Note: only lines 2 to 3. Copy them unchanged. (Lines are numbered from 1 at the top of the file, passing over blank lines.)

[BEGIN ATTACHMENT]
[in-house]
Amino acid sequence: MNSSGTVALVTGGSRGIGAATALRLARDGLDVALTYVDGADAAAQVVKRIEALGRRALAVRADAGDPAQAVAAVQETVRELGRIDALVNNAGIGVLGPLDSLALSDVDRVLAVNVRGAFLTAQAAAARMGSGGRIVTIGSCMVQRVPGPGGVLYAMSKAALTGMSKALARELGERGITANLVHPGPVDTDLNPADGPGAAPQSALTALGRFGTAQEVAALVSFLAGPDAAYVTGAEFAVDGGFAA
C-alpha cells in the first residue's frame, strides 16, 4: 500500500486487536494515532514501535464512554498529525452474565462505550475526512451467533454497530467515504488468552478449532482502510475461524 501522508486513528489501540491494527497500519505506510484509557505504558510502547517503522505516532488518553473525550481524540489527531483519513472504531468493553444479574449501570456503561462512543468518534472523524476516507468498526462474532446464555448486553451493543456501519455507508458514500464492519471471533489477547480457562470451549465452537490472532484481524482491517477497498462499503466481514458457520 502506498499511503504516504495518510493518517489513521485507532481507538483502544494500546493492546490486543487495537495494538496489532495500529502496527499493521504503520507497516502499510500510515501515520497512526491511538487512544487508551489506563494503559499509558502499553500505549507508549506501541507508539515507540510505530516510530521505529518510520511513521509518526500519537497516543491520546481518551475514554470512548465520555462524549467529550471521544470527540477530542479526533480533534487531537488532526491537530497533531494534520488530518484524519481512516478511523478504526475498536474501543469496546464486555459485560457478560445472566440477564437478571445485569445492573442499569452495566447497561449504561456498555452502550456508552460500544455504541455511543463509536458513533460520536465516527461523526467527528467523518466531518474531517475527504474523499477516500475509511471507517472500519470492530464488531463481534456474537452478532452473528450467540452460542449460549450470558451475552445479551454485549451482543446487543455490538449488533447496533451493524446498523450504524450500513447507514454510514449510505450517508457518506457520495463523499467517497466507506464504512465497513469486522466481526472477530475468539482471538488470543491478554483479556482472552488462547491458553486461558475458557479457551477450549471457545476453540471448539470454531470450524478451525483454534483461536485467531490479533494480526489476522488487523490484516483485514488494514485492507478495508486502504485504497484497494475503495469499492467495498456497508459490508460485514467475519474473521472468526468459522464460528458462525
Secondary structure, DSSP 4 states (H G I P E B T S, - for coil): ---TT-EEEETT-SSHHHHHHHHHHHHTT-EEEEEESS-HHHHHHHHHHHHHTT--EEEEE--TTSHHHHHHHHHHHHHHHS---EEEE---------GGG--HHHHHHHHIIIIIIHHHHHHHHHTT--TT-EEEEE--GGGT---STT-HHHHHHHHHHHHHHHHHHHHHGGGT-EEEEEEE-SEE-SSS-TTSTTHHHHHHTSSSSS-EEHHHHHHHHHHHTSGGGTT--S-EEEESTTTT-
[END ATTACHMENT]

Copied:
Amino acid sequence: MNSSGTVALVTGGSRGIGAATALRLARDGLDVALTYVDGADAAAQVVKRIEALGRRALAVRADAGDPAQAVAAVQETVRELGRIDALVNNAGIGVLGPLDSLALSDVDRVLAVNVRGAFLTAQAAAARMGSGGRIVTIGSCMVQRVPGPGGVLYAMSKAALTGMSKALARELGERGITANLVHPGPVDTDLNPADGPGAAPQSALTALGRFGTAQEVAALVSFLAGPDAAYVTGAEFAVDGGFAA
C-alpha cells in the first residue's frame, strides 16, 4: 500500500486487536494515532514501535464512554498529525452474565462505550475526512451467533454497530467515504488468552478449532482502510475461524 501522508486513528489501540491494527497500519505506510484509557505504558510502547517503522505516532488518553473525550481524540489527531483519513472504531468493553444479574449501570456503561462512543468518534472523524476516507468498526462474532446464555448486553451493543456501519455507508458514500464492519471471533489477547480457562470451549465452537490472532484481524482491517477497498462499503466481514458457520 502506498499511503504516504495518510493518517489513521485507532481507538483502544494500546493492546490486543487495537495494538496489532495500529502496527499493521504503520507497516502499510500510515501515520497512526491511538487512544487508551489506563494503559499509558502499553500505549507508549506501541507508539515507540510505530516510530521505529518510520511513521509518526500519537497516543491520546481518551475514554470512548465520555462524549467529550471521544470527540477530542479526533480533534487531537488532526491537530497533531494534520488530518484524519481512516478511523478504526475498536474501543469496546464486555459485560457478560445472566440477564437478571445485569445492573442499569452495566447497561449504561456498555452502550456508552460500544455504541455511543463509536458513533460520536465516527461523526467527528467523518466531518474531517475527504474523499477516500475509511471507517472500519470492530464488531463481534456474537452478532452473528450467540452460542449460549450470558451475552445479551454485549451482543446487543455490538449488533447496533451493524446498523450504524450500513447507514454510514449510505450517508457518506457520495463523499467517497466507506464504512465497513469486522466481526472477530475468539482471538488470543491478554483479556482472552488462547491458553486461558475458557479457551477450549471457545476453540471448539470454531470450524478451525483454534483461536485467531490479533494480526489476522488487523490484516483485514488494514485492507478495508486502504485504497484497494475503495469499492467495498456497508459490508460485514467475519474473521472468526468459522464460528458462525